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1A large tree which bears acorns and typically has lobed deciduous leaves. Oaks are dominant in many north temperate forests and are an important source of durable timber used in building, furniture, and (formerly) ships.
- ‘It's worthy of note that the oak tree, sacred to Zeus, is the very tree which is most susceptible to be struck by lightning.’
- ‘Andy had often sat there, like she was now, and had always tilted her head to stare at the oak tree.’
- ‘Suddenly he thought of the forest, the oak tree and the chances that she might be there.’
- ‘I had sat on the branch of an oak tree and gazed out at the forest surrounding me.’
- ‘All alone in the world, she had run to the cliff where the monumental oak tree sat, leaned against it and cried.’
- 1.1[mass noun] A smoky flavour or nose characteristic of wine aged in barrels made from oak wood:‘scents of toasty oak’[as modifier] ‘soft oak overtones’
- ‘The wine is soft yet juicy with sweet fruit concentration, well-handled oak and a smoky, tapering finish.’
- ‘Apart from oak, Chardonnay has many other influences on its complexity of flavours.’
- ‘This is firm and smoky, with a good backbone, toasty American oak and piercing cassis fruit.’
- ‘Rich with cherry flavours and toasted oak but incredibly light and soft.’
- ‘John's red wines are always beautifully made with soft tannins and integrated oak.’
- 1.2Australian Used in names of other trees or plants that resemble the oaks in some way, e.g. she-oak, silky oak.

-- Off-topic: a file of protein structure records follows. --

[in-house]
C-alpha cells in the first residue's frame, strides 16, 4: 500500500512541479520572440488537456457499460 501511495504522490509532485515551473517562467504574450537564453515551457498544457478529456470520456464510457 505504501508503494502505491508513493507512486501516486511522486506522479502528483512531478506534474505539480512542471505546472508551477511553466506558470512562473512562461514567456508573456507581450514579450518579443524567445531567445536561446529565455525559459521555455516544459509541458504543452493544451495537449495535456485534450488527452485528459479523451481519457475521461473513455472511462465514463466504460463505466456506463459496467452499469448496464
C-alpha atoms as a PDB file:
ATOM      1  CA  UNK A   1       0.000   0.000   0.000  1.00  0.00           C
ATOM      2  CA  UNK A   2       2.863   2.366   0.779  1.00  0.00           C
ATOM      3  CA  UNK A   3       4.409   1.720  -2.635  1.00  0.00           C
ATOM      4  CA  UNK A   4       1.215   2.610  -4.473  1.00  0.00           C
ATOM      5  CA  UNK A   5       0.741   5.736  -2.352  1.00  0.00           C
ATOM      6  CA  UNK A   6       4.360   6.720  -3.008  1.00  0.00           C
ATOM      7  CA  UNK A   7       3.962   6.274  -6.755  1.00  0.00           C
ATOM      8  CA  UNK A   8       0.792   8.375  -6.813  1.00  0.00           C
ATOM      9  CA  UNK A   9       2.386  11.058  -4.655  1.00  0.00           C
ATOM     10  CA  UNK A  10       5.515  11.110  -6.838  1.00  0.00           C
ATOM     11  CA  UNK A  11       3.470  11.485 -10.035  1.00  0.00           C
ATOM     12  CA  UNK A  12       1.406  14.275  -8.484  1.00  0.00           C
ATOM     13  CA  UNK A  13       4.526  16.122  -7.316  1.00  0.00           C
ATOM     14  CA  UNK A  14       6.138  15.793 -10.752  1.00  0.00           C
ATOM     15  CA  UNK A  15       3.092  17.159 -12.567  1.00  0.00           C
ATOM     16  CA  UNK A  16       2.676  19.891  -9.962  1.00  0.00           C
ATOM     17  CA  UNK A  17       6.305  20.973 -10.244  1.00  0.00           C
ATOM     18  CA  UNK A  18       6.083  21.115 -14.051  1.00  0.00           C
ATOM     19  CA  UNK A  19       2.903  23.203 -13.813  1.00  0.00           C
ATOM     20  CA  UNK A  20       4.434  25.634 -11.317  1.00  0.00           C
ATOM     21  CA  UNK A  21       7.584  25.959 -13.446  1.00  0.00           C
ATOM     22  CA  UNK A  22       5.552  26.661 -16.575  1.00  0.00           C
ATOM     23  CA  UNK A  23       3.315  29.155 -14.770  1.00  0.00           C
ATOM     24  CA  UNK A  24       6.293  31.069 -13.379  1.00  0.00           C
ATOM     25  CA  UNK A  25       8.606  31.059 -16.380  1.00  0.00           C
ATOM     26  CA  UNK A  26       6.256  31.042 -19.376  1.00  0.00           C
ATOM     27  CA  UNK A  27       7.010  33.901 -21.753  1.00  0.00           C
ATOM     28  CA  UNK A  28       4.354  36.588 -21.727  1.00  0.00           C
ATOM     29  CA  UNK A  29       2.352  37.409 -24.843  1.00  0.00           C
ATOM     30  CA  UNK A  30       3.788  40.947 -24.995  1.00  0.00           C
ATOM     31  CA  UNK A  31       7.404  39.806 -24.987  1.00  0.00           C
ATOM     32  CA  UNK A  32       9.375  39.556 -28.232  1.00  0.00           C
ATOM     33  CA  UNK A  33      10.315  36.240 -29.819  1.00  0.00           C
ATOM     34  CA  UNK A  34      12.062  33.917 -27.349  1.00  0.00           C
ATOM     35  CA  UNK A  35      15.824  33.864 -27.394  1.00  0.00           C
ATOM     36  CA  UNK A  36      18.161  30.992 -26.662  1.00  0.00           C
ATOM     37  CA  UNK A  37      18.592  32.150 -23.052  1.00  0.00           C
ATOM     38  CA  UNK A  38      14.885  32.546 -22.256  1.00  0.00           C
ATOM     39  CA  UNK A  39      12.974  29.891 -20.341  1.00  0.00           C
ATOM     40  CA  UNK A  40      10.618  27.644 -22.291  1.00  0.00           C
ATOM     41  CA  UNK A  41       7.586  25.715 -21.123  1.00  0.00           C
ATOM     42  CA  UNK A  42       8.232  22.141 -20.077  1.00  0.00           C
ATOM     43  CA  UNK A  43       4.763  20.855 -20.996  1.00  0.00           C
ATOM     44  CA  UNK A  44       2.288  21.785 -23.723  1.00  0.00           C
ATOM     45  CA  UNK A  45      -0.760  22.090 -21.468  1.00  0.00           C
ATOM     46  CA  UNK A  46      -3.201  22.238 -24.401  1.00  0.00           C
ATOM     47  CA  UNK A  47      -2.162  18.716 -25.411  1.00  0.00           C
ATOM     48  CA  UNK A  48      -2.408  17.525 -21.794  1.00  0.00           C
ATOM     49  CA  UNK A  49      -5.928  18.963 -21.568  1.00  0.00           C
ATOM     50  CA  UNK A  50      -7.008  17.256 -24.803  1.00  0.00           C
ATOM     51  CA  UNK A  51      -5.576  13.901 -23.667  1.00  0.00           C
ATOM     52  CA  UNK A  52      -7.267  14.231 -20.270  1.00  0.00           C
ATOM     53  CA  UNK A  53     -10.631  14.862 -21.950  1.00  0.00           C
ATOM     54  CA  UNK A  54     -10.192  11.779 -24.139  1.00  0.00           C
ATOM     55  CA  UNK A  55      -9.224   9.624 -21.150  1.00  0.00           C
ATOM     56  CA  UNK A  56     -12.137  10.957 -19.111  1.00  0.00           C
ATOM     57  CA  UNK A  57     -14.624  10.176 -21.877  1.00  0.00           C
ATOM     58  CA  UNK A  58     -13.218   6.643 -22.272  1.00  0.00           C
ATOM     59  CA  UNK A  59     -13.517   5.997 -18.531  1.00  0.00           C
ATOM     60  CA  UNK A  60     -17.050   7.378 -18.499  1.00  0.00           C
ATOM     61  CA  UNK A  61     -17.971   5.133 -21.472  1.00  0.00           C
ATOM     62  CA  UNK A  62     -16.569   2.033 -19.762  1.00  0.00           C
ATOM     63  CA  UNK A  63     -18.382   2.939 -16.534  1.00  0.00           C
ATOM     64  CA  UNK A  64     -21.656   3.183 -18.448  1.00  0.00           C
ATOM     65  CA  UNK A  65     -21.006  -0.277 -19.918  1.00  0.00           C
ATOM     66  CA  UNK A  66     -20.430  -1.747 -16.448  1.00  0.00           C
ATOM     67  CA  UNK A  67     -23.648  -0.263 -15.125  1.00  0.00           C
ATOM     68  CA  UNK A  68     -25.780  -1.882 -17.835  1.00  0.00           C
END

- ‘Grevillea robusta (Grevillea, Australian Silly-Oak, Lacewood) contains similar phenolic compounds to that of poison ivy.’
- ‘For fall color, Bauer has planted sugar maples and scarlet oaks among the native trees.’
- ‘She-oak, oak, or casuarina is a family of Australian native trees that produces large quantities of wind-blown pollen.’
- ‘The most widely used common name for Casuarinaceae species is sheoak or she-oak.’
- ‘Johnson helped shovel a final layer of soil around a newly planted willow oak.’
2An annual flat horse race for three-year-old fillies run on Epsom Downs, over the same course as the Derby. It was first run in 1779.
- 2.1[usually with modifier] A flat horse race similar to the Oaks but run on another course:‘the Irish Oaks’
- ‘What a fascinating and unique contest the Tralee race has turned out to be with two future Oaks winners in contention.’
- ‘The champion, who won both Epsom's Derby and its Oaks, is riding with his customary brilliance and resolve.’
- ‘Bookmakers were very impressed by the run, however, making Sundrop favourite for next month's Oaks.’
- ‘He has a contract with the Jockey Club, both as a registered owner and by virtue of having entered his horse in the Oaks.’
- ‘The other classic races are The Derby and The Oaks, at Epsom Downs, and the 1,000 and 2,000 Guineas at Newmarket.’
- 2.1[usually with modifier] A flat horse race similar to the Oaks but run on another course:
great oaks from little acorns grow
proverb Something of small or modest proportions may grow into something very large or impressive.
- ‘His life is true to the saying ‘Great oaks from little acorns grow.’’
- ‘‘Great oaks from little acorns grow,’ said Myron, the Chamber's vice president for Asia, ‘and the business community hopes more countries will join in.’’
- ‘‘Great oaks from little acorns grow’ is an adage that is useful in looking at the unqualified success realized in the Portage County, Ohio, horticultural therapy program.’
- ‘Isn't it amazing how great oaks from little acorns grow.’
- ‘Just as great oaks from little acorns grow, great-group goings-on emerge from small stories of selfish citizens.’
sport the (or one's) oak
(in certain universities) shut the outer door of one's room as a sign that one does not wish to be disturbed.
Old English āc, of Germanic origin; related to Dutch eik and German Eiche.
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